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The issue is with the "sheet of paper" concept. Spoilers ahead.

In the story, a two-dimensional plane is shot into the solar system and as it interacts with three-dimensional matter, it converts the three-dimensional matter into two dimensions. The author describes that the shapes of the three dimensional objects are "unfolded" onto the two-dimensional plane - that no surface is hidden. The author also indicates that the shape of objects, such as people remain recognizable.

Three sections from the book:

It was possible to distinguish every individual on Revelation: They were laid out side by side, holding hands, every single cell in their body exposed to space in two dimensions.

Both gas giants had been two-dimensionalized. Uranus’s orbit was outside Saturn’s, but since Uranus was currently on the other side of the Sun, Saturn had fallen into the two-dimensional plane first. The giant planets ought to look like circles after collapsing, but due to the angle of view from Pluto, they appeared as ovals.

The precision of the drawing was at the level of the individual atom. Every atom in the original three-dimensional space was projected onto its corresponding place in two-dimensional space according to ironclad laws. The basic principles governing this drawing were that there could be no overlap and no hidden parts, and every single detail had to be laid out on the plane.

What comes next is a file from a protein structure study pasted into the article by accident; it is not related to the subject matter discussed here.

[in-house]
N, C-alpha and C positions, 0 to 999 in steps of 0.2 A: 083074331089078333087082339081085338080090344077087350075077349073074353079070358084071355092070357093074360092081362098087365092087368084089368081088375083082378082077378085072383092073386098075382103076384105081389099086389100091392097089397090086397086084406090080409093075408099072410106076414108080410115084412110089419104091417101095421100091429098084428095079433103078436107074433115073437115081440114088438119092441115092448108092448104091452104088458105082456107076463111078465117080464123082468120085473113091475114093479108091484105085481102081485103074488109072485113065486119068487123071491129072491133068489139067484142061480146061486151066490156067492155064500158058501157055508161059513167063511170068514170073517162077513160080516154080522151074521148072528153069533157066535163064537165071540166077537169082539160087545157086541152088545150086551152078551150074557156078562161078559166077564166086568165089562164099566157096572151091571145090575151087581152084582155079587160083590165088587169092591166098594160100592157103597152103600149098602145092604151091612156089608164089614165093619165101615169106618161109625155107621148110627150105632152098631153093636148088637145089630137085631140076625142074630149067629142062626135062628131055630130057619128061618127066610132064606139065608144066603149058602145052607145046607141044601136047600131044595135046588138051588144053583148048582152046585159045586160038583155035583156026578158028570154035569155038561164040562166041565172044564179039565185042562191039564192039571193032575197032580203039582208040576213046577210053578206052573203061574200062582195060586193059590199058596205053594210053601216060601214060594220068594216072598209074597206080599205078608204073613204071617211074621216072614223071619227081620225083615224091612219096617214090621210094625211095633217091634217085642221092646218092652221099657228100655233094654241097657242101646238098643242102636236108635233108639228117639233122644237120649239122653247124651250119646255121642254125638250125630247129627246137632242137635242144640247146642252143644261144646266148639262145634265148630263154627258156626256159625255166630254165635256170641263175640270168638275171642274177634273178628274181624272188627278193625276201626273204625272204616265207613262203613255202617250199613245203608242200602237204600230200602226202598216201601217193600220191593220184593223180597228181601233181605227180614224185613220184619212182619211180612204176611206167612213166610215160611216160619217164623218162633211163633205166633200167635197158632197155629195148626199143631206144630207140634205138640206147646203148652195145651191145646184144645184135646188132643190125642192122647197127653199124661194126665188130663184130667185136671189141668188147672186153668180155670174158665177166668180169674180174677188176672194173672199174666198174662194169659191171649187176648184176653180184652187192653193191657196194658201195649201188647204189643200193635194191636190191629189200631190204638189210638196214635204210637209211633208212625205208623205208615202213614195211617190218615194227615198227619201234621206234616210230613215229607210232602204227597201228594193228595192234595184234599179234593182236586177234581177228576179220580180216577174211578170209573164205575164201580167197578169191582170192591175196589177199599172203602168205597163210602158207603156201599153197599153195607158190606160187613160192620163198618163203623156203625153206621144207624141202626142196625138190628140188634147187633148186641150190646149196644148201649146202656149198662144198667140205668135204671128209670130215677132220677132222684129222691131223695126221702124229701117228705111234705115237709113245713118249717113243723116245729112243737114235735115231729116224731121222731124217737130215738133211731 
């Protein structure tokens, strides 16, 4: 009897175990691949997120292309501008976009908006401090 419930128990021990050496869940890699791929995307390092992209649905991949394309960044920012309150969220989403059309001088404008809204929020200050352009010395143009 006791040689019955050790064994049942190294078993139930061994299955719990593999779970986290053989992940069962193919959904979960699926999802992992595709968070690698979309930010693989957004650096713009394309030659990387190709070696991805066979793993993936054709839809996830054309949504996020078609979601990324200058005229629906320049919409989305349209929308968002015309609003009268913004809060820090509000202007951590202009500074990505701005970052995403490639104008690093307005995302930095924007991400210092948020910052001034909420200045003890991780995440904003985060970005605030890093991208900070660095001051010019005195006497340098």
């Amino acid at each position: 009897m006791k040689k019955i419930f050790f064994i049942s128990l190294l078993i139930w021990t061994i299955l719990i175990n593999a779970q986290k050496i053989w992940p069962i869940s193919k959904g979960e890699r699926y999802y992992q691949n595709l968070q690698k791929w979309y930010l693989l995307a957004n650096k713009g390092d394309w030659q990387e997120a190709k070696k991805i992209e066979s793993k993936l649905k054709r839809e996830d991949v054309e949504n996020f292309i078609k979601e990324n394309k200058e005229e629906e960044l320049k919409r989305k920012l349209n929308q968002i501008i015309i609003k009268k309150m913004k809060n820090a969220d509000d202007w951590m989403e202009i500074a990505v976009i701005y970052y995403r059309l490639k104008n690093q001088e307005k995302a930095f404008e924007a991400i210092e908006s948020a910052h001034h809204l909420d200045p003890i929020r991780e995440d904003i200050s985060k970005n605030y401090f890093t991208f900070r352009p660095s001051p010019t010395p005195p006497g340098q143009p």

The problem is that if the unfolding occurs down to the atomic scale and the plane is truly two dimensions (which it is described as having zero/non distinguishable height), then the individual atoms have to unfold. An atom unfolding its internal shapes would be massive. The author has already established the behavior in the first book, The Three Body Problem, when the Trisolarans unfolded a proton which filled their sky:

The second try unfolds the proton into three dimensions, and large, reflective geometric solids fill the sky, “as though a giant child had emptied a box of building blocks in the firmament,”

Due to this, I believe if an object were to unfold at the atomic level - first it would not be recognizable on the two-dimensional plane and secondly would take up a massive portion on the plane. I don't have the math, but my guess is that an object such as a spaceship would occupy a two-dimensional plane much larger than the solar system.

We can do a simple thought experiment:

Let's say we have a three-dimensional cube that is made up of two-dimensional sides (the sides have no thickness, only length and width). Unfolding the cube to two dimensions, we see six two-dimensional sides. But, we also have to account for the other sides of the two-dimensional sides, meaning there are now twelve "sides" on our two-dimensional plane. For complex objects, you can see how this would get significantly more complicated and the shapes' areas on the place would get exponentially larger. Getting down to the atomic level (because atoms are three dimensional) and the scale would be unfathomable.

And I believe the same would happen in reverse. If a 3D object was to go into 4D space, I believe the scale effect would occur in the opposite direction. An object would become infinitely smaller - but when the spaceship (I forgot the name) entered 4D space, for all intents and purposes, it remained the same/unchanged.

All that said, am I correct in this hypothesis? And at the very least, is there an issue with Cixin Liu's world building between the size of the Sophons and the effect on converting three-dimensional elements to two dimensions?